Similarly, in Merrion v. Jicarilla Apache Tribe, 455 U.S. 130, 102 S.Ct. 894, 71 L.Ed.2d 21 (1982), the Court held that the tribe had the inherent authority to impose a severance tax on on-reservation mining activities as part of its power to be self-governing.   This power derived from “the tribe's general authority, as sovereign, to control economic activity within its jurisdiction” and extended to transactions “ ‘occurring on trust lands and significantly involving a tribe or its members․' ”  Id. at 137, 102 S.Ct. at 901 (quoting Washington v. Confederated Tribes of Colville Indian Reservation, 447 U.S. 134, 152, 100 S.Ct. 2069, 2080-81, 65 L.Ed.2d 10 (1980)).

Where, in contrast, the issue involves tribal attempts to regulate non-tribal members, the Supreme Court has often found that those attempts are not within the inherent self-governing powers of a tribe.  Montana v. United States, 450 U.S. 544, 101 S.Ct. 1245, 67 L.Ed.2d 493 (1981), held that the Crow Indians did not have the power to regulate hunting and fishing by non-Indians on reservation lands owned by non-Indians.   The Court said that the tribal “powers of self-government ․ involve only the relations among members of a tribe.”  Id. at 564, 101 S.Ct. at 1257.

Similarly, in Strate v. A-1 Contractors, --- U.S. ----, ----, 117 S.Ct. 1404, 1409, 137 L.Ed.2d 661 (1997), the Court reaffirmed Montana 's holding that, in general, the inherent sovereign powers of a tribe “ ‘do not extend to the activities of nonmembers of the tribe.’ ” (quoting Montana, 450 U.S. at 565, 101 S.Ct. at 1258).   The Court also noted that “tribes retain considerable control over nonmember conduct on tribal land.”  Id. at ----, 117 S.Ct. at 1413.   Here, only tribal conduct is at issue.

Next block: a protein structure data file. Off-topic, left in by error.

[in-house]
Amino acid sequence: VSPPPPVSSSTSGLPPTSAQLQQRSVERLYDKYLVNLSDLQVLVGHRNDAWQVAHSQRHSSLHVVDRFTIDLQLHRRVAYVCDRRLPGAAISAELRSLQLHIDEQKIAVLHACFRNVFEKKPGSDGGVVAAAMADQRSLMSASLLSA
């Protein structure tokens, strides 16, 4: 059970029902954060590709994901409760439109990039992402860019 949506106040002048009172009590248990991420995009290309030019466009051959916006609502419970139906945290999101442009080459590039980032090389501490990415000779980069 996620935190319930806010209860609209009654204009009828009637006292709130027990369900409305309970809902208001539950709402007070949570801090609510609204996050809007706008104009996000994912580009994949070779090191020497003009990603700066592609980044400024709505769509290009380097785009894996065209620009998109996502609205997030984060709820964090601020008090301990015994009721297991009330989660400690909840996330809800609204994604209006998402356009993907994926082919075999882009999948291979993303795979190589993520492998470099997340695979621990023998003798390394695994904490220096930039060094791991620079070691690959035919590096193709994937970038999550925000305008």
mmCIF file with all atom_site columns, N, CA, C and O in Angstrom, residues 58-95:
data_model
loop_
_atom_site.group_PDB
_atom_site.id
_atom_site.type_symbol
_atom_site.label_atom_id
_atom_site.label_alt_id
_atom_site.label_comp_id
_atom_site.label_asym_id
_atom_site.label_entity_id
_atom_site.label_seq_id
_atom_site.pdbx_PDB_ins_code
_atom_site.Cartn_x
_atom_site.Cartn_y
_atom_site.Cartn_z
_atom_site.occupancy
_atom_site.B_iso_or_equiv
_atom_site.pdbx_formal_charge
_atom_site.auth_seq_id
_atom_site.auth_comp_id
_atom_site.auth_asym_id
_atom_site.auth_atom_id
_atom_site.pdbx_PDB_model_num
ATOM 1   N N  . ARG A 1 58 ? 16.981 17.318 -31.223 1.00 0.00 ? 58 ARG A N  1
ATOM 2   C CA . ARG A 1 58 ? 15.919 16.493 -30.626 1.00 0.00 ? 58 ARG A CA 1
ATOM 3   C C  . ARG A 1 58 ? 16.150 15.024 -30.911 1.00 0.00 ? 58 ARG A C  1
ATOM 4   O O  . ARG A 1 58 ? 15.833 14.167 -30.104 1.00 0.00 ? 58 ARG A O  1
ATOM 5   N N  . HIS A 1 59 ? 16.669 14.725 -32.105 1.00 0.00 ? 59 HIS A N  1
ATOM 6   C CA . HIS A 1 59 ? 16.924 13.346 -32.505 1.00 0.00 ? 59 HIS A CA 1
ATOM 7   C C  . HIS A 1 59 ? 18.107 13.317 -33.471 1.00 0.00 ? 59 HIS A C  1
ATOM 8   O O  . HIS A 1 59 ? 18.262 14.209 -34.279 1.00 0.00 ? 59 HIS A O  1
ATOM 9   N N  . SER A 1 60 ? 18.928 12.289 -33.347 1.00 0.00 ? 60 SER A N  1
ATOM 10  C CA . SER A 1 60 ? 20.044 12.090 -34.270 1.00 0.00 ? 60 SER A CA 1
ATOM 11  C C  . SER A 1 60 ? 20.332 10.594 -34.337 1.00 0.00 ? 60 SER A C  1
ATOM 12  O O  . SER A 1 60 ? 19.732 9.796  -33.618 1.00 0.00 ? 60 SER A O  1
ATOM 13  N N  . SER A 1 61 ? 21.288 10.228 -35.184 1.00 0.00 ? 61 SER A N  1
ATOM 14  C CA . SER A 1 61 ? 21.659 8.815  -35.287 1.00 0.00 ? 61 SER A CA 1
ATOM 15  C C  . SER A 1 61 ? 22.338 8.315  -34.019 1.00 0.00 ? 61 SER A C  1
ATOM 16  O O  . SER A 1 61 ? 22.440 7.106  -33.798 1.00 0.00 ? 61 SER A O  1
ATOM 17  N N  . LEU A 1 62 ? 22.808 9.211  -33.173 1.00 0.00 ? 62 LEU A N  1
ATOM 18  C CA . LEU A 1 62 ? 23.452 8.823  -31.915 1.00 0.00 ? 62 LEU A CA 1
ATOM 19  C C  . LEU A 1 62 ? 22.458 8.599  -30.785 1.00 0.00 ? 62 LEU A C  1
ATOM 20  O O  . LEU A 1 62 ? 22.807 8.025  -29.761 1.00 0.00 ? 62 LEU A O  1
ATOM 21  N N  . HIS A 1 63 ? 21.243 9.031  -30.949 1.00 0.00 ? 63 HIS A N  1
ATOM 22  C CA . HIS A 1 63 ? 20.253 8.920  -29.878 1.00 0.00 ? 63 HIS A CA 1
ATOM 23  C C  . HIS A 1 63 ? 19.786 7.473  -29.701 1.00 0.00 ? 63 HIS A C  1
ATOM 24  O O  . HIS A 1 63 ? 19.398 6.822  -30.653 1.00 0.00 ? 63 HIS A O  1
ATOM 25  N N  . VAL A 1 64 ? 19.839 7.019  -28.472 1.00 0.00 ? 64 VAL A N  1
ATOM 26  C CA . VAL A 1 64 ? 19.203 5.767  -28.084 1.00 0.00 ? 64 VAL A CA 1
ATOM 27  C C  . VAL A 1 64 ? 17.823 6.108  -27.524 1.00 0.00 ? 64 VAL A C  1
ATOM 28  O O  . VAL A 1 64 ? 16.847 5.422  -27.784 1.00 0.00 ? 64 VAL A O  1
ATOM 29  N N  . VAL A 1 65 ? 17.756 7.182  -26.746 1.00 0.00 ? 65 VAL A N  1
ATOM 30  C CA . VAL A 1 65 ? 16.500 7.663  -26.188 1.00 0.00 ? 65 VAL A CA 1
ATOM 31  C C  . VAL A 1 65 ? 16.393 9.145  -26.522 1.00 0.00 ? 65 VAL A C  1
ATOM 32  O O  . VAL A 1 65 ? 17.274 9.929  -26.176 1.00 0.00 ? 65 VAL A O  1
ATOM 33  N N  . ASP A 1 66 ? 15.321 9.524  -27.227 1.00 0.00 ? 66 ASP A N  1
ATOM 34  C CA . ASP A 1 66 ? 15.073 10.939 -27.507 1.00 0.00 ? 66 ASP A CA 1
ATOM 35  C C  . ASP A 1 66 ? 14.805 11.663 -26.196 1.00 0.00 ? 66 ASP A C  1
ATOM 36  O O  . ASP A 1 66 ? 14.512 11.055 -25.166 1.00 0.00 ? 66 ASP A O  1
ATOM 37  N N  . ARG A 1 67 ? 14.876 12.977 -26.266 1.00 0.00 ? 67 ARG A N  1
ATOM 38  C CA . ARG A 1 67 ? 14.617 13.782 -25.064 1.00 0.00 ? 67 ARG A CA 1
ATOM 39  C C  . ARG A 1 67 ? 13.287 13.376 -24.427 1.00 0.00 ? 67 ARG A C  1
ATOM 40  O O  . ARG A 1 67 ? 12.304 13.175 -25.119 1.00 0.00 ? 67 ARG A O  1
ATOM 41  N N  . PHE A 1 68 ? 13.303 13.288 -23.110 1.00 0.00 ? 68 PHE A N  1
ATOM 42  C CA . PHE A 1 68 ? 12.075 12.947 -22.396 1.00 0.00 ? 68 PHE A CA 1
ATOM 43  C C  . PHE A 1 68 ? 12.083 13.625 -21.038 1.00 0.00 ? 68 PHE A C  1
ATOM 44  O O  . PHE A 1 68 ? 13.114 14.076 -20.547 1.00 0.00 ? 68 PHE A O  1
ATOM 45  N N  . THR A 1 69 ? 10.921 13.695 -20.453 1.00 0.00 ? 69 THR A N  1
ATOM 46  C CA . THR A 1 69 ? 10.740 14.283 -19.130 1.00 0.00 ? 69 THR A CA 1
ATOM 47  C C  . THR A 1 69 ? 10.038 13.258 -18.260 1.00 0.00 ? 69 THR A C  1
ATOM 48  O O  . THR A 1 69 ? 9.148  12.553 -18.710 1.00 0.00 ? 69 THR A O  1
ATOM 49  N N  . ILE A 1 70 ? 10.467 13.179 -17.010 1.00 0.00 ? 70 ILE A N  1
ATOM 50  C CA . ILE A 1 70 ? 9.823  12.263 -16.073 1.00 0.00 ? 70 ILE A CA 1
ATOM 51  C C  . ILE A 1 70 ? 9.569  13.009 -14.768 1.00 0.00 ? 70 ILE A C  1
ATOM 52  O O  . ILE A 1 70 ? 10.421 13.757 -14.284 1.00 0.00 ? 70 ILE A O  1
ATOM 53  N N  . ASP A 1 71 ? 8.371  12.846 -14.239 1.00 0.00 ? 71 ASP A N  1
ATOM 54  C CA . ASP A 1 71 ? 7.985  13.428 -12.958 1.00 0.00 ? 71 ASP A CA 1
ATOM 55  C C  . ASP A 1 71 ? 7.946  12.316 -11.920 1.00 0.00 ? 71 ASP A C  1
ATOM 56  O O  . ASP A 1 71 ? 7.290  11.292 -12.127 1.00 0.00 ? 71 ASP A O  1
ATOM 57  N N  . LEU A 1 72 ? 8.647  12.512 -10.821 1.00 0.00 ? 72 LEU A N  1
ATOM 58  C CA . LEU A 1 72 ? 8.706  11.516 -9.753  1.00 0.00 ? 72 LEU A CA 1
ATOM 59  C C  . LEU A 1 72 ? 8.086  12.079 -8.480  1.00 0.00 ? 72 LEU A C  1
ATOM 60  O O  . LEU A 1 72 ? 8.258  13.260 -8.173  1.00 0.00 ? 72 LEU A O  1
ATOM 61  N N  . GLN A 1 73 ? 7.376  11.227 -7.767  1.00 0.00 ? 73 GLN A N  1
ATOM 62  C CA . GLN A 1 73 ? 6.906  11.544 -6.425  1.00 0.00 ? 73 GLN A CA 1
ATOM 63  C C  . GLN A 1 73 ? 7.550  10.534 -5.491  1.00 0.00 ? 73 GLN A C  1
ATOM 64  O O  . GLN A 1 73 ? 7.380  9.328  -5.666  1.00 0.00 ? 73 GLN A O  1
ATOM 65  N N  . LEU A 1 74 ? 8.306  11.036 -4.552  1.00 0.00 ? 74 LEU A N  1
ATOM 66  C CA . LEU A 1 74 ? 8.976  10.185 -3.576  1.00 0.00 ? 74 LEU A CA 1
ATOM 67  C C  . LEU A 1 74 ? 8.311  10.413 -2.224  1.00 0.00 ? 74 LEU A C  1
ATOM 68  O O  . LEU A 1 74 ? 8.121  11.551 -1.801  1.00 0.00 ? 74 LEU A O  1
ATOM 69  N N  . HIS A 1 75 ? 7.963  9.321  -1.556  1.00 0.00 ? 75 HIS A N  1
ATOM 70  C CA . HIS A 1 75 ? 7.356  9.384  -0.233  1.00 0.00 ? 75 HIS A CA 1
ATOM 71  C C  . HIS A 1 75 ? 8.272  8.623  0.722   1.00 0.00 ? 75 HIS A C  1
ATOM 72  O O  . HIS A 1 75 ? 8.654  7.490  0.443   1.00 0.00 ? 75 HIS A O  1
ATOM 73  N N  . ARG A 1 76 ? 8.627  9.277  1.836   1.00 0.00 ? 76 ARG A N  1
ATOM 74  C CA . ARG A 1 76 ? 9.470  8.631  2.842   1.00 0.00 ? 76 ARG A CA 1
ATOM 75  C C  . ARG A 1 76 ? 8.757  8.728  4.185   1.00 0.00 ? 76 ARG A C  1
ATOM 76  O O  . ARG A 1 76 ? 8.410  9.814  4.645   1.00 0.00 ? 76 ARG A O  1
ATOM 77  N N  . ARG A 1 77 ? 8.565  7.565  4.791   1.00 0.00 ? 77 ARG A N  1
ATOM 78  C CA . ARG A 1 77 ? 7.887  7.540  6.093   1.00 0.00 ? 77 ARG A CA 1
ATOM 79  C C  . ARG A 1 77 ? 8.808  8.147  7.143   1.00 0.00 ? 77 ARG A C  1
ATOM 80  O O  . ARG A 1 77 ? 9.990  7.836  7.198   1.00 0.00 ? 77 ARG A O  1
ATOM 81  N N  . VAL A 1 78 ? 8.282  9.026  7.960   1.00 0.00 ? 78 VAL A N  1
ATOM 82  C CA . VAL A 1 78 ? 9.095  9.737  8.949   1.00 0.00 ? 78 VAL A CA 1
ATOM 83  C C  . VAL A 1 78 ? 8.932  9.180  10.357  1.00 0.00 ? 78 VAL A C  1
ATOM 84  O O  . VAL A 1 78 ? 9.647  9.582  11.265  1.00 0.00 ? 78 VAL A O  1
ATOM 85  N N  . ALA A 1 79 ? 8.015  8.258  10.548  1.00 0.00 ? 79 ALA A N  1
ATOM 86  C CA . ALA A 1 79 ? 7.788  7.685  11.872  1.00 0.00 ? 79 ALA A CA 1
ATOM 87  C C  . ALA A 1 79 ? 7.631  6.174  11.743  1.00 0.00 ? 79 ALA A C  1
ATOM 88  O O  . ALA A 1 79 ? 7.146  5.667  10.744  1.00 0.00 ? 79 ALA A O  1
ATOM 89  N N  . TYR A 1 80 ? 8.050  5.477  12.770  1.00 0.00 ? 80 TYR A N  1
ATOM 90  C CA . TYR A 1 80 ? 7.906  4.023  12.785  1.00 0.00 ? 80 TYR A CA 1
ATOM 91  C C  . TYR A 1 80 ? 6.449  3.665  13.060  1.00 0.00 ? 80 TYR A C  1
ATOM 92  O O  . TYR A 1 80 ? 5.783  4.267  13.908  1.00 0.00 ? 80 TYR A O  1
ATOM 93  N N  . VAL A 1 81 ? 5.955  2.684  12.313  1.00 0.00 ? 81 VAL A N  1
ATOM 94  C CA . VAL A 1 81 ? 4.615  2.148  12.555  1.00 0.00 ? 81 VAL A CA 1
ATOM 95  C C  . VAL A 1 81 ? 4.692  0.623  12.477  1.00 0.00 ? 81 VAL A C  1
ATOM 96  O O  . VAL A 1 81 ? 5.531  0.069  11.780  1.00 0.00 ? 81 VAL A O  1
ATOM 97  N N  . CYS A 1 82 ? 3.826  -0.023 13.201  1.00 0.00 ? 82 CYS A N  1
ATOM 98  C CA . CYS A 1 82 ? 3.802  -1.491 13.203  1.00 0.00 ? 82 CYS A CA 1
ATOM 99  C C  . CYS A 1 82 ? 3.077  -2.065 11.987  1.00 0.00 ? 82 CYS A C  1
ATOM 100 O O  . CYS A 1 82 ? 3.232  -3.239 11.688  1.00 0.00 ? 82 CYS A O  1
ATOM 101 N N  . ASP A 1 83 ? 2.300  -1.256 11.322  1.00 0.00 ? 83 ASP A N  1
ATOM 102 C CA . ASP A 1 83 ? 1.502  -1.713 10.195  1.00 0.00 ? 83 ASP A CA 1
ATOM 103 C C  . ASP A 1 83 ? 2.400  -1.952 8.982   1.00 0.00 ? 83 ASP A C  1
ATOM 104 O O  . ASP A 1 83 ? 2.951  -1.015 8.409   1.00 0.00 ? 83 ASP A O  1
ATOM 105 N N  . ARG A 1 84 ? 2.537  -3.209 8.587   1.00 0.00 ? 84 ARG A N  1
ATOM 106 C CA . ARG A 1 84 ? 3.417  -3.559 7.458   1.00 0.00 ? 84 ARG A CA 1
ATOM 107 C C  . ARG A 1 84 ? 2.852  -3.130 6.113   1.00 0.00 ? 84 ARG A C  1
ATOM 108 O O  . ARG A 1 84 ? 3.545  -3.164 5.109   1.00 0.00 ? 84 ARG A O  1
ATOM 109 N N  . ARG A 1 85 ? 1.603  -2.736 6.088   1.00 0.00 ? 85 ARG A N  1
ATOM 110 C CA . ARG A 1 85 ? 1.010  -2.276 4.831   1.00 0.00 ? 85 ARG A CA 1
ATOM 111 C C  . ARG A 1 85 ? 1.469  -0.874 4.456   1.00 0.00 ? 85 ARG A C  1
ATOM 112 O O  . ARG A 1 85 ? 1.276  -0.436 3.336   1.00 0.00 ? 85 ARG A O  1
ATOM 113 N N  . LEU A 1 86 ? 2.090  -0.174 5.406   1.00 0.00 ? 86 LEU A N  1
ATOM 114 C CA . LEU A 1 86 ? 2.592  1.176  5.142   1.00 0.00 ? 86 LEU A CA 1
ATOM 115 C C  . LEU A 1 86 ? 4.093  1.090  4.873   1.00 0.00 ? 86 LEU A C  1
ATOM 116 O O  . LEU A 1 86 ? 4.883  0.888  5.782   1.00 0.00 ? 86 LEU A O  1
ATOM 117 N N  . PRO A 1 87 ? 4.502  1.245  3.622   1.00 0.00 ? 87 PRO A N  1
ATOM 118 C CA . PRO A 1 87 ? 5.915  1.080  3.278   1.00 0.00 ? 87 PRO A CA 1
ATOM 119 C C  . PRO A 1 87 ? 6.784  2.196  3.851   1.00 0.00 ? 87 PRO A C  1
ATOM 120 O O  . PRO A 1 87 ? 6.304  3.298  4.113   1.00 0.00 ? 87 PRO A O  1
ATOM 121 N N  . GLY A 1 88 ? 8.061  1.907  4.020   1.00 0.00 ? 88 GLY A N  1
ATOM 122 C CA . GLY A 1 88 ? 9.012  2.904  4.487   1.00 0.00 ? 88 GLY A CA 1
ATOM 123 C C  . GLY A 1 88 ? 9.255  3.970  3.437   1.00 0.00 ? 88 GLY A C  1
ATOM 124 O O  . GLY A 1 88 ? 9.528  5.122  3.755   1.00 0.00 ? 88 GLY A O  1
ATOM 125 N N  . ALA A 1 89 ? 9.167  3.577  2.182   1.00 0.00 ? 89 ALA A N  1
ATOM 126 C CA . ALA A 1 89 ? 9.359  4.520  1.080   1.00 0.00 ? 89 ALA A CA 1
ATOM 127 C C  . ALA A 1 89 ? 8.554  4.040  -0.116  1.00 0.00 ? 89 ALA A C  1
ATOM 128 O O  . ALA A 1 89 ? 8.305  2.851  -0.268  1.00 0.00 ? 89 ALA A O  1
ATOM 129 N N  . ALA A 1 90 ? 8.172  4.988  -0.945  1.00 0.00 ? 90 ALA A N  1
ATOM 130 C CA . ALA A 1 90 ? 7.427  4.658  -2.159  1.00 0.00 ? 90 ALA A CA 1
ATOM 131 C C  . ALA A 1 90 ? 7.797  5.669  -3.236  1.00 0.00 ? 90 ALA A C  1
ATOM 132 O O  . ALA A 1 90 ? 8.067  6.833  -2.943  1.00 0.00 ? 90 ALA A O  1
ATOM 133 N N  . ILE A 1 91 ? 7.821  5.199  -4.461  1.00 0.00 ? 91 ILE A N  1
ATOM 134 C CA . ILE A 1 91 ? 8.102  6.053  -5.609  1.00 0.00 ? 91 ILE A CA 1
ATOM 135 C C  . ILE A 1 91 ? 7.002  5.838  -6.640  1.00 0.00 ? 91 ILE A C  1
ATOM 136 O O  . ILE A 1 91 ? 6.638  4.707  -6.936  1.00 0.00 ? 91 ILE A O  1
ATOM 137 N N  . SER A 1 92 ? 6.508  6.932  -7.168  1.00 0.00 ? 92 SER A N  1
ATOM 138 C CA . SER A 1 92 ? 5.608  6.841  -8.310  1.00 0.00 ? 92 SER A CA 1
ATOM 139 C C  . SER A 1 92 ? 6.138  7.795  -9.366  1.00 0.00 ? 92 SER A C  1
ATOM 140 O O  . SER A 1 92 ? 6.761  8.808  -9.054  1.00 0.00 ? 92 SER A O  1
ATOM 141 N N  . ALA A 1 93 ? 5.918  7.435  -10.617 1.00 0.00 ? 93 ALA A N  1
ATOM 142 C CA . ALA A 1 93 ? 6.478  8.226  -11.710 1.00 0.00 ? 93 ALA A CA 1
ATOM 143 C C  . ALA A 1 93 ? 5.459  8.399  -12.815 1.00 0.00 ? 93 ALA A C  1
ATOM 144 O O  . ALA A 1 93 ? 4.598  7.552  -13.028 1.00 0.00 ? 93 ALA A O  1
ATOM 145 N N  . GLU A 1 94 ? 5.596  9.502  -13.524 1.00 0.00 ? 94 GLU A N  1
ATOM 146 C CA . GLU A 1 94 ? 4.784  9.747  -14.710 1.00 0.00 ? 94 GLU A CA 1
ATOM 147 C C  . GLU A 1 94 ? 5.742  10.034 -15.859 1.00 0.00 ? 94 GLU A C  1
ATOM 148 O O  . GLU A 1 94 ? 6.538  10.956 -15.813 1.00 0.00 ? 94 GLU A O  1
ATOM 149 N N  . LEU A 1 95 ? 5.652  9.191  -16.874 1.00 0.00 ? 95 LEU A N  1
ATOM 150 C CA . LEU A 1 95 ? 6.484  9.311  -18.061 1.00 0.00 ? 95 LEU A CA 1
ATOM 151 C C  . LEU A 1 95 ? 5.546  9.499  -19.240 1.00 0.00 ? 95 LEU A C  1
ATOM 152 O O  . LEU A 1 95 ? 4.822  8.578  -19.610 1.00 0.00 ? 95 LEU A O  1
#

The legislative history and precedent thus reinforces our conclusion that this dispute involves an “internal tribal matter” and that, accordingly, no claim is stated under § 1983 or under Maine law.9

The judgment of the district court is affirmed.   Costs to appellees.


2.   The Narragansett tribe in Rhode Island is also governed by a Claims Settlement Act. See 25 U.S.C. §§ 1701-06 (1978);  Narragansett Indian Tribe v. Narragansett Elec. Co., 89 F.3d 908 (1st Cir.1996).

3.   That section also provides certain immunities from suit.   We do not reach the issue of immunity.

4.   The Settlement Act at 25 U.S.C. § 1735(a) recites that in the event of any conflict between that Act and the Maine Implementing Act, the federal statute prevails.